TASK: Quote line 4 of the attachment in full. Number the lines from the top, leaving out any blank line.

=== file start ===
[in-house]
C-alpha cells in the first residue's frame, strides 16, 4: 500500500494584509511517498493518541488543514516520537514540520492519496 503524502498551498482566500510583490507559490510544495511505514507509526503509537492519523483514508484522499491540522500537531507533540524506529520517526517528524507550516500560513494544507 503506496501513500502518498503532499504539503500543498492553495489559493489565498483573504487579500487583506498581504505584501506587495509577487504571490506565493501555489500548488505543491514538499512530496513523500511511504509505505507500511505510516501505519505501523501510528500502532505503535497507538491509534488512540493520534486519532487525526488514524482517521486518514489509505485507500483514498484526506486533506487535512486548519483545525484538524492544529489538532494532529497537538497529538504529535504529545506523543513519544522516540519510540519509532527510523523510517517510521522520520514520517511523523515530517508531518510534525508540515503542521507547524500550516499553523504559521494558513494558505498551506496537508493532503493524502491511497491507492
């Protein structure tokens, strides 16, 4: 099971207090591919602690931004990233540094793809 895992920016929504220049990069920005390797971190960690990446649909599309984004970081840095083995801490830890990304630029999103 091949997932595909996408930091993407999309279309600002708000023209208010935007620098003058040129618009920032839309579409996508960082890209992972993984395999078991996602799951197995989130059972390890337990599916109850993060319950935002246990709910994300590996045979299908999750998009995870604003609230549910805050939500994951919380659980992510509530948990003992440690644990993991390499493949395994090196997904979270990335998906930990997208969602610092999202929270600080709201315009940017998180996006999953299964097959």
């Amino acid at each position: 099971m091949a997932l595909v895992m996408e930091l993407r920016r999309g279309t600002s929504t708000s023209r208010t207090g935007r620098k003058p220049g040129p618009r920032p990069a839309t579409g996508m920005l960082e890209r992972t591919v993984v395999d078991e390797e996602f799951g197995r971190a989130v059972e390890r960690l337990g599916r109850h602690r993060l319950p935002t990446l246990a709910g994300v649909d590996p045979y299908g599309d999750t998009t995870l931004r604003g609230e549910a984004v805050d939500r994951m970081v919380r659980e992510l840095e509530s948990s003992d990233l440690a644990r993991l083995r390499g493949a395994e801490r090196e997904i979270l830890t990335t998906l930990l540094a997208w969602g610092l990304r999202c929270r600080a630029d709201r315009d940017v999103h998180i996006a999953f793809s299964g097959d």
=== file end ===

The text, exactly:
């Amino acid at each position: 099971m091949a997932l595909v895992m996408e930091l993407r920016r999309g279309t600002s929504t708000s023209r208010t207090g935007r620098k003058p220049g040129p618009r920032p990069a839309t579409g996508m920005l960082e890209r992972t591919v993984v395999d078991e390797e996602f799951g197995r971190a989130v059972e390890r960690l337990g599916r109850h602690r993060l319950p935002t990446l246990a709910g994300v649909d590996p045979y299908g599309d999750t998009t995870l931004r604003g609230e549910a984004v805050d939500r994951m970081v919380r659980e992510l840095e509530s948990s003992d990233l440690a644990r993991l083995r390499g493949a395994e801490r090196e997904i979270l830890t990335t998906l930990l540094a997208w969602g610092l990304r999202c929270r600080a630029d709201r315009d940017v999103h998180i996006a999953f793809s299964g097959d």